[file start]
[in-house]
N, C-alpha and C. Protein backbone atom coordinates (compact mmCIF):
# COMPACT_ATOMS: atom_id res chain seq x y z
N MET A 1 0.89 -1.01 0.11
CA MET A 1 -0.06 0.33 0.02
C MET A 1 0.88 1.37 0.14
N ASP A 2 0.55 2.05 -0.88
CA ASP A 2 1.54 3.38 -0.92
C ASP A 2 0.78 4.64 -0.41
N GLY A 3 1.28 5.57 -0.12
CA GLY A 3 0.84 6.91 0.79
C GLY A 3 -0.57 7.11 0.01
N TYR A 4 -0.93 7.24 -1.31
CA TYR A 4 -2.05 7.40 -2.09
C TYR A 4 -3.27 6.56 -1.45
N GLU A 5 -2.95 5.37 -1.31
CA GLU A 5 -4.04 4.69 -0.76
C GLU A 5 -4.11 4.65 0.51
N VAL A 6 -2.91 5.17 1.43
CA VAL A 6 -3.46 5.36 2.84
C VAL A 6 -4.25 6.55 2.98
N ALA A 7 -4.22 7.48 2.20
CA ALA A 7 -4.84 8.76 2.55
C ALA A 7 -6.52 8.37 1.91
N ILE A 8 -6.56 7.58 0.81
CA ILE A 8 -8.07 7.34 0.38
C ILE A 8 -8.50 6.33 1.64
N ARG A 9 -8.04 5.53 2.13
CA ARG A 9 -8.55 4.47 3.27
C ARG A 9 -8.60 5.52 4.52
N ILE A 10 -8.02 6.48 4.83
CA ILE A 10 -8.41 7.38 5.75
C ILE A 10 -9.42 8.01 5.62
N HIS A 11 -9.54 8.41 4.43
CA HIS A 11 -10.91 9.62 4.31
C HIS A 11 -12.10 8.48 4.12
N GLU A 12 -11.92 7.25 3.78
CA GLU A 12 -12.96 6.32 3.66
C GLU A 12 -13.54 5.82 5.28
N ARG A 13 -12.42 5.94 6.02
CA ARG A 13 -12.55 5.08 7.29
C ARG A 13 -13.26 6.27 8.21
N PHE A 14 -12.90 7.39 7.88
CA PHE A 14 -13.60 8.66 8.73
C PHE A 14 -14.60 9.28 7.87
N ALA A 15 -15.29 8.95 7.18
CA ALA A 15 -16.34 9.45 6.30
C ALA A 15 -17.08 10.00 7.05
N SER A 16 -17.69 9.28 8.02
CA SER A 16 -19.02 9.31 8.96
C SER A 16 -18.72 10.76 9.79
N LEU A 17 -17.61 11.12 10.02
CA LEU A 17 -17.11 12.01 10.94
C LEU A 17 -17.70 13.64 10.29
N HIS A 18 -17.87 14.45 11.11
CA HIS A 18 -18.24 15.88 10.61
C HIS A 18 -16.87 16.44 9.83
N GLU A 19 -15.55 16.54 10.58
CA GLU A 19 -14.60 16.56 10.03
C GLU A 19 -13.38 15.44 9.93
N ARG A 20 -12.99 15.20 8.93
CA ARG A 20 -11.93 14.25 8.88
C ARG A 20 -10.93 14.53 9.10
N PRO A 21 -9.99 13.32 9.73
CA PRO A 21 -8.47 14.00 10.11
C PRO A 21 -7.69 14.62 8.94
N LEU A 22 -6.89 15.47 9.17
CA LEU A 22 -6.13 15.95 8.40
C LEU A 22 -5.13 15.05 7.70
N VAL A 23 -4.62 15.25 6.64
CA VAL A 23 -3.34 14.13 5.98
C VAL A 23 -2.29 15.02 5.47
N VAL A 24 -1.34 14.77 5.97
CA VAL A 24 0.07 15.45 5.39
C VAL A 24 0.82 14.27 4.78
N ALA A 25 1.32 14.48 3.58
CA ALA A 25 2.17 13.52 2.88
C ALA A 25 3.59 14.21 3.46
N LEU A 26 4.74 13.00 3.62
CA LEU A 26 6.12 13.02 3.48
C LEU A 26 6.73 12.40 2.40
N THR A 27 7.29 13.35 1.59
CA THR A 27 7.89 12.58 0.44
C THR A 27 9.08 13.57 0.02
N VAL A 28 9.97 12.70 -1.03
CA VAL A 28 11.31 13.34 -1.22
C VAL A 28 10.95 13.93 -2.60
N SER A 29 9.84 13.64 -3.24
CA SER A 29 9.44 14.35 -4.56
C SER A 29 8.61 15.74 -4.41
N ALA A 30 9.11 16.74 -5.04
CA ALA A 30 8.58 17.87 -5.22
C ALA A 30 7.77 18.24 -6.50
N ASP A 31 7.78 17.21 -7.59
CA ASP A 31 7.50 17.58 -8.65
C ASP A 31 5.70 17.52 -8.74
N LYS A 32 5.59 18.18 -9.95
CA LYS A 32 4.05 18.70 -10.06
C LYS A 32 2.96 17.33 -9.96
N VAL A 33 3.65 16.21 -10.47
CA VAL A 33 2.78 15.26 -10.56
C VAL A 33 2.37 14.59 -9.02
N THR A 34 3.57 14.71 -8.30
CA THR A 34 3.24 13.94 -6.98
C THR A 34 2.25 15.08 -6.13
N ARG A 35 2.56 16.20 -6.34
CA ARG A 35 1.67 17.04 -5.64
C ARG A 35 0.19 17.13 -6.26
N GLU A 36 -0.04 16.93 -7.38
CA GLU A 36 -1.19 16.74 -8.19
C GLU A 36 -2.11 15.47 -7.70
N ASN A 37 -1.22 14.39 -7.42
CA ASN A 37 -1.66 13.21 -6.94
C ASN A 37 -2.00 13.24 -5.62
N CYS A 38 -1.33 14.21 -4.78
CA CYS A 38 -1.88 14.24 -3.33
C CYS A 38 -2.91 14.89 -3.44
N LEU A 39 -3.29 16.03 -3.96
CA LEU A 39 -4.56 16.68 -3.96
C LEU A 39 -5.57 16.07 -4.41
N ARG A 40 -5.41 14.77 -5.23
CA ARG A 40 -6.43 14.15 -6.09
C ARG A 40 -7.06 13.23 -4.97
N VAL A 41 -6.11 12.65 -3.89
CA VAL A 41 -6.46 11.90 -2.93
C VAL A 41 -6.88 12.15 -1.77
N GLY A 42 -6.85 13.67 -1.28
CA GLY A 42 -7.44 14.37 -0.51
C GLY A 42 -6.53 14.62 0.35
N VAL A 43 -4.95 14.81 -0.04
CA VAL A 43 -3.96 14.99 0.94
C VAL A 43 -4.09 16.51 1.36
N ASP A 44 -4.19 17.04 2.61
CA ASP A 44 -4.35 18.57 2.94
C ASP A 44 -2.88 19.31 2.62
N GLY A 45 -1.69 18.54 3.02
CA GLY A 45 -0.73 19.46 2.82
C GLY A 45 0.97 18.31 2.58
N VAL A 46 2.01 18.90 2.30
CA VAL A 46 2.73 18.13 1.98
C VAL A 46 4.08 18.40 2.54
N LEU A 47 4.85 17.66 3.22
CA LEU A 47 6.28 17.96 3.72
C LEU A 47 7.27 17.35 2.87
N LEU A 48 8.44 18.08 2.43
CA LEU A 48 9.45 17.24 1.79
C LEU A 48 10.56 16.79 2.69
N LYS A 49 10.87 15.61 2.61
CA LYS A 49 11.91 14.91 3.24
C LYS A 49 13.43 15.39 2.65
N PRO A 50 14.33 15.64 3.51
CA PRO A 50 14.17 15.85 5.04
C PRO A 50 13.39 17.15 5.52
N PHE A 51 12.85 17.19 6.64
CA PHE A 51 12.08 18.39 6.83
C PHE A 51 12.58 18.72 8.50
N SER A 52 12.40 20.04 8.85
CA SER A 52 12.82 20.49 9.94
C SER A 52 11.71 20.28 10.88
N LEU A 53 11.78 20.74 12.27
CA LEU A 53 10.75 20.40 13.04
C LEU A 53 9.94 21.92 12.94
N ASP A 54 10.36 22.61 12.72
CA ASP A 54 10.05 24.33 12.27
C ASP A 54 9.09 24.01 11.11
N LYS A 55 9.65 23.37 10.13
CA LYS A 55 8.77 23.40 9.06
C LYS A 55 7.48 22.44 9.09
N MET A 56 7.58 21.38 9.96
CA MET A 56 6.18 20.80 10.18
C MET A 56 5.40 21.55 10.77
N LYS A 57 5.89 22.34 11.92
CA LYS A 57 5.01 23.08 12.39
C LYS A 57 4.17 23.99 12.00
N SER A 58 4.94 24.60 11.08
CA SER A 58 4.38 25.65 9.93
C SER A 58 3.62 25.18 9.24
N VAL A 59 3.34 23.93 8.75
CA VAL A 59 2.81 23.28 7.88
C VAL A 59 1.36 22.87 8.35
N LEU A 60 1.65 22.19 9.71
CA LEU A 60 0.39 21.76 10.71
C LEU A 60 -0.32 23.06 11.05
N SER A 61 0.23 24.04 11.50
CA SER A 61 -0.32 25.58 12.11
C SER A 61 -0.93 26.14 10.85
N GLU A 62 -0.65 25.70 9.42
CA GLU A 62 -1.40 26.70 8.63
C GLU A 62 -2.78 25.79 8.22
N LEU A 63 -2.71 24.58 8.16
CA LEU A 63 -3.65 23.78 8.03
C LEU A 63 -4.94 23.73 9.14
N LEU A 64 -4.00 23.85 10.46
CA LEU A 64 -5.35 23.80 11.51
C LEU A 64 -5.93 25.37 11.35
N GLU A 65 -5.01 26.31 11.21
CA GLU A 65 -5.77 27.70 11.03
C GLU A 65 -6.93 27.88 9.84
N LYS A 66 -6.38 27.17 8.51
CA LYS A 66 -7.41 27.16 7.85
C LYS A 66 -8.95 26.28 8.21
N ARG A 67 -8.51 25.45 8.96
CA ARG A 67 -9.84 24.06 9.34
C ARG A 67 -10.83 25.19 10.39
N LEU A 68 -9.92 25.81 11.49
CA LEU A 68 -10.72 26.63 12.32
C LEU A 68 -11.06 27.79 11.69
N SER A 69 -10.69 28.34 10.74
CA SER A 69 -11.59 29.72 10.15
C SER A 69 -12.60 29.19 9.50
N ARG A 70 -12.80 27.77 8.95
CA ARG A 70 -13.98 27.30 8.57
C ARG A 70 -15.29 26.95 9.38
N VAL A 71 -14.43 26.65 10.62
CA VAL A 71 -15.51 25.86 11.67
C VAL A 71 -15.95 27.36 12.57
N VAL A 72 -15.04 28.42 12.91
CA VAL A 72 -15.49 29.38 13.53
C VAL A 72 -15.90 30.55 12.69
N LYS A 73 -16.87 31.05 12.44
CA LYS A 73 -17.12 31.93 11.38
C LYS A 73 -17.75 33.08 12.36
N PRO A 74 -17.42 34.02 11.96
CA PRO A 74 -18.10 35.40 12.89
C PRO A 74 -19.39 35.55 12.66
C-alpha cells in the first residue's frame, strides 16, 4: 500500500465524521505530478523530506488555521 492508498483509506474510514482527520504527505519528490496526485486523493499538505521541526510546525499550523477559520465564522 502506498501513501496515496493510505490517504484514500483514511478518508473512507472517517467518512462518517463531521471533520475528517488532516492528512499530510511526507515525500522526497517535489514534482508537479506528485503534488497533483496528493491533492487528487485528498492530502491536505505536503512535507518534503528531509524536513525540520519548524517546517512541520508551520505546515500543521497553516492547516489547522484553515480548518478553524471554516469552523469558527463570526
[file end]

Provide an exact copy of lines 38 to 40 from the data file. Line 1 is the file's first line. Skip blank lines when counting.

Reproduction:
CA GLU A 12 -12.96 6.32 3.66
C GLU A 12 -13.54 5.82 5.28
N ARG A 13 -12.42 5.94 6.02